The moment I made the decision to go for broke, buy a domain name, and develop Your Pen Paul, I announced to the world, “I will not be constrained by the external perception of my academic degree.” Now, to be clear, I had landed my job as an Analyst last July and was provided a wooing salary along with transparency on what my next three to four years in the position would look like. It was, and still is, a very attractive proposition if you have a passion for auto insurance (and I worked with people that truly do, which was great to see).
After my first six months on the job, I recognized a) I do not have said passion and b) I don’t even have a passion for the general analytical work I was conducting. Although this was an unfortunate realization, I’m happy to have noticed this truth sooner rather than later. The more years I put into this work, the more difficult it was going to be to make any significant career transition.
This is certainly not to say it can’t be done. Plenty of people out there have made drastic career moves after working in their industries for decades.
So here I am worried about what three or four years would have done to me, when there are people who have swam so far down into the depths of the “get a degree, get a job, retire at 65” ocean, they had to self-assess in complete darkness.
These folks had the chutzpa to create a flashlight from nothing, illuminate the world around them, and swim back to the surface to discover the myriad options life was still presenting them. These are the people, along with those who shared their stories, whom I’m thankful for. If it wasn’t for their courage, I would have happily thrown on my swimsuit and began the same descent.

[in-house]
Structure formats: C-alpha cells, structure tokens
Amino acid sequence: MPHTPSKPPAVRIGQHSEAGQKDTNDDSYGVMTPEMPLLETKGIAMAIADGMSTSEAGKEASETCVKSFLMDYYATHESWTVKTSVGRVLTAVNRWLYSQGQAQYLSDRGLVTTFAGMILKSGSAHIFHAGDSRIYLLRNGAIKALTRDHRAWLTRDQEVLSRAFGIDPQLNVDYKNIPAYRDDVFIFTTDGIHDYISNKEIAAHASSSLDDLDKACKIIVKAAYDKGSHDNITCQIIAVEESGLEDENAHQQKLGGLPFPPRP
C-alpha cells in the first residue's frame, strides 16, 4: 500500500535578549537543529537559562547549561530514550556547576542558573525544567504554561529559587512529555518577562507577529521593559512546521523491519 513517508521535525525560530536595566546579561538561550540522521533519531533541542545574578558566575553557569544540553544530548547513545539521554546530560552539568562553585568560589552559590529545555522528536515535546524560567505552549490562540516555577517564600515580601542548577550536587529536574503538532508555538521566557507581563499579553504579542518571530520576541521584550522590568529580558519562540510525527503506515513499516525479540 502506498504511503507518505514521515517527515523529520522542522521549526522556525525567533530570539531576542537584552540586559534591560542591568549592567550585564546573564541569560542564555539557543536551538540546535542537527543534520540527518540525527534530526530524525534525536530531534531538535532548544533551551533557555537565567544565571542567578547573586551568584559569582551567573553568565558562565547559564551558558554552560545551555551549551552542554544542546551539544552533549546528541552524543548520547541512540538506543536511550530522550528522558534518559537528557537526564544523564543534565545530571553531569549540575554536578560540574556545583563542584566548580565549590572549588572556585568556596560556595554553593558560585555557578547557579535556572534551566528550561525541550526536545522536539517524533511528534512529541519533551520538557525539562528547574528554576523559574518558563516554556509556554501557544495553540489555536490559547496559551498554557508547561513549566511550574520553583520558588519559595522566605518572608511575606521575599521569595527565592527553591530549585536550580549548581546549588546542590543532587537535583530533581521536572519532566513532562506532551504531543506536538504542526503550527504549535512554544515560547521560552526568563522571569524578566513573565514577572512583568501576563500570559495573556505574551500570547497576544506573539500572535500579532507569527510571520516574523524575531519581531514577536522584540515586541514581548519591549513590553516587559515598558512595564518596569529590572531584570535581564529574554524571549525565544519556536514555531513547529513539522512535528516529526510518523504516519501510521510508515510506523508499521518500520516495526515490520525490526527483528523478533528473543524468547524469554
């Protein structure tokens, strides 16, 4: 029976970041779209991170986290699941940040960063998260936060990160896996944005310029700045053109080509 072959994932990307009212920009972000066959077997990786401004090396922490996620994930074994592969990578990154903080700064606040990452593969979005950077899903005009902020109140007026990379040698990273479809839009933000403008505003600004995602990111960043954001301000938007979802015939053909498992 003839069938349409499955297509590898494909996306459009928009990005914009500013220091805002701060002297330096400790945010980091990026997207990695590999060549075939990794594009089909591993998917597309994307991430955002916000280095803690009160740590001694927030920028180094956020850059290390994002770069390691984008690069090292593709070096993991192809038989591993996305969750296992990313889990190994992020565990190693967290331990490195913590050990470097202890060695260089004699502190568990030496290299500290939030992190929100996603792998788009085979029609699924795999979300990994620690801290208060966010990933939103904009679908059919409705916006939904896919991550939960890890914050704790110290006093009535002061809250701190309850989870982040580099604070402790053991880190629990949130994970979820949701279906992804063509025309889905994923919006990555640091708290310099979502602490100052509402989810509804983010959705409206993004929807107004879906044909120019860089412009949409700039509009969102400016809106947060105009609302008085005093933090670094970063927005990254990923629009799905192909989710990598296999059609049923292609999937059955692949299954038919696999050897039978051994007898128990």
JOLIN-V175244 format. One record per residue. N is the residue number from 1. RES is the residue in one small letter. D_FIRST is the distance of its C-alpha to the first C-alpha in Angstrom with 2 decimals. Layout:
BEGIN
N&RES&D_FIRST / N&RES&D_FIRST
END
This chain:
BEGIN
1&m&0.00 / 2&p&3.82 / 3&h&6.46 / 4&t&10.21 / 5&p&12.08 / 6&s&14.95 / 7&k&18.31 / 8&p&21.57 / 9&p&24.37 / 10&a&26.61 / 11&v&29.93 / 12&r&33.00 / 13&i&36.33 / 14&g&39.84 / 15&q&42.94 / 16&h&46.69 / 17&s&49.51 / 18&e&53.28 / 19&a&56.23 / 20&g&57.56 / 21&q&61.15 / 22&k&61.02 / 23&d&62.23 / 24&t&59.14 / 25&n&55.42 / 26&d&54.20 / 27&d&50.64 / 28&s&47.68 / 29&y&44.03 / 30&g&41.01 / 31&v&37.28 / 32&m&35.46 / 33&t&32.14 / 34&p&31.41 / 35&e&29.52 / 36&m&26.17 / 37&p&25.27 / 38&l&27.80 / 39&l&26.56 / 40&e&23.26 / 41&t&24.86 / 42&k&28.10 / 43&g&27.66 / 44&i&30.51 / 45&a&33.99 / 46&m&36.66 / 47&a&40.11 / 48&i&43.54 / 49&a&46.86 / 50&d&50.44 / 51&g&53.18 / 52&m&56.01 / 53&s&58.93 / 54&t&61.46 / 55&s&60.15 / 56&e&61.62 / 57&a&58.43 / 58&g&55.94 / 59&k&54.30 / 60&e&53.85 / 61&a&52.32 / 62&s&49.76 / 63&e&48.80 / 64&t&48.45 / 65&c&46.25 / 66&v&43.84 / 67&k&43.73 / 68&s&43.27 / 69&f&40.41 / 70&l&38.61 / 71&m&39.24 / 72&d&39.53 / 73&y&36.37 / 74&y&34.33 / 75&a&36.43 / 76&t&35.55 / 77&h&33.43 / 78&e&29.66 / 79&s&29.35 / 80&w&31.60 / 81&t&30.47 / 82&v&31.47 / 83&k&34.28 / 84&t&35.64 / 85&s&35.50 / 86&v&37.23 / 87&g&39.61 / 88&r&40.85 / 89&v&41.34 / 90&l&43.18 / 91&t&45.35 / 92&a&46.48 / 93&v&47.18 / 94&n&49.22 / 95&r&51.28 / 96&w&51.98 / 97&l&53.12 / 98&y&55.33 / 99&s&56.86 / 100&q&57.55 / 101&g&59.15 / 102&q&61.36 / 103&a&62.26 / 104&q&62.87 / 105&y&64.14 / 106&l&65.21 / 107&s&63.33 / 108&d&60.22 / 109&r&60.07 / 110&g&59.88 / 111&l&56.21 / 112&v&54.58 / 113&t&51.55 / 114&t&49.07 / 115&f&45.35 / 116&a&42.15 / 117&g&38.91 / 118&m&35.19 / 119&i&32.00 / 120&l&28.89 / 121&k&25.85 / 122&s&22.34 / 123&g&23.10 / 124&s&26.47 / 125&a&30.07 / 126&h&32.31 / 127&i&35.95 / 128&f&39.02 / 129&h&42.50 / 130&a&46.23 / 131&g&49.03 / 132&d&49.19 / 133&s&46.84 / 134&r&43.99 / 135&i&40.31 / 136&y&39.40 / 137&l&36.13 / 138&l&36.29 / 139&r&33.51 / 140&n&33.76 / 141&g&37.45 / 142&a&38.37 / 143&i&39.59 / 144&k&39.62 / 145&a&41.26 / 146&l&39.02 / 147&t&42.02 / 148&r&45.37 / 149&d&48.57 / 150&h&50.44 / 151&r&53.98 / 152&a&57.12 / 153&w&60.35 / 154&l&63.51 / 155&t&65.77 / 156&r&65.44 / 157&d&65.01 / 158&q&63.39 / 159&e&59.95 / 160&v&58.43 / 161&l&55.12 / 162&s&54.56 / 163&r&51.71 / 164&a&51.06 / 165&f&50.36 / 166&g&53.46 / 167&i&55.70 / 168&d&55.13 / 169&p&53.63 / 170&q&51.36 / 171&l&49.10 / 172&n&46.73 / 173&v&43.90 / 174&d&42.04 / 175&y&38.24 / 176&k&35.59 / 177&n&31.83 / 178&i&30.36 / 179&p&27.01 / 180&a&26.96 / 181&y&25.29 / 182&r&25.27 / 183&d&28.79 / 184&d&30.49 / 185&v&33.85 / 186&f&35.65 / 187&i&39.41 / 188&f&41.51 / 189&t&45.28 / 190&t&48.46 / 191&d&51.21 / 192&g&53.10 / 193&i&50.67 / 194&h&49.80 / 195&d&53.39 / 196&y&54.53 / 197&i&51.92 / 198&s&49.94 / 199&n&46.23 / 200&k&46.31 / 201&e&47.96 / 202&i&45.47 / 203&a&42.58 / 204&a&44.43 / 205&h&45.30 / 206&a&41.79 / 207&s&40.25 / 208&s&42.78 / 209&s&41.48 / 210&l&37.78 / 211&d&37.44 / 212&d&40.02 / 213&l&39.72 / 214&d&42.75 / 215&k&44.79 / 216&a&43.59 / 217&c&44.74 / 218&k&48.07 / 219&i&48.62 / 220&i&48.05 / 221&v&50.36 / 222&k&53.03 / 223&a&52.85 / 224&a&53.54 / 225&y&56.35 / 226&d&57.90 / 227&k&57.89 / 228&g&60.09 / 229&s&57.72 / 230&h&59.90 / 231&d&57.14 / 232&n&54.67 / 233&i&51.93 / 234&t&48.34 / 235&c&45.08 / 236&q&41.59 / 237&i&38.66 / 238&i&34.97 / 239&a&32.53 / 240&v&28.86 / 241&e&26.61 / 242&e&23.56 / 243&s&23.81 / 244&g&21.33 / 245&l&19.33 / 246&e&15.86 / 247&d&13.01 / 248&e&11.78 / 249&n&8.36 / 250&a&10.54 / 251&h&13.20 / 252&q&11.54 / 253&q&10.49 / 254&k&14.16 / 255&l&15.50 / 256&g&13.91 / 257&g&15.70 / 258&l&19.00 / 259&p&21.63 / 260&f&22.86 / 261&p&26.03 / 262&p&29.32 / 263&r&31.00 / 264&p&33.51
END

Instead, I have used the opportunities life has presented me in a “Yes Man” fashion in order to fail fast and grow continuously without being constrained by the credentials on my resume (I can always develop new credentials), the numbers on my paycheck (educating myself on finance frees me from this burden), or the perception of others (this is and never will be their life).
Eliminating these three heavy hitters from my decision making process has created, at this stage in my life, the most freedom I could possibly ask for. Although I certainly enjoy traveling, I’m not a nomad. I still have a need to be deeply engaged and present in work that I believe will reshape the world we live in, and I don’t believe I can accomplish this goal with an all-out wanderlust mentality.
While great for self-discovery, which we all need at multiple stages of our lives, I’d rather spend the majority of my time discovering solutions to problems within an inspiring community of thought leaders than contemplate how small the world is while staring up into the Northern Lights (which I fully plan on doing at some point).
Of course, the key operator here is “majority.” I will certainly find time to do incredible travel things, but they will fall under the title of “vacation” rather than “lifestyle.”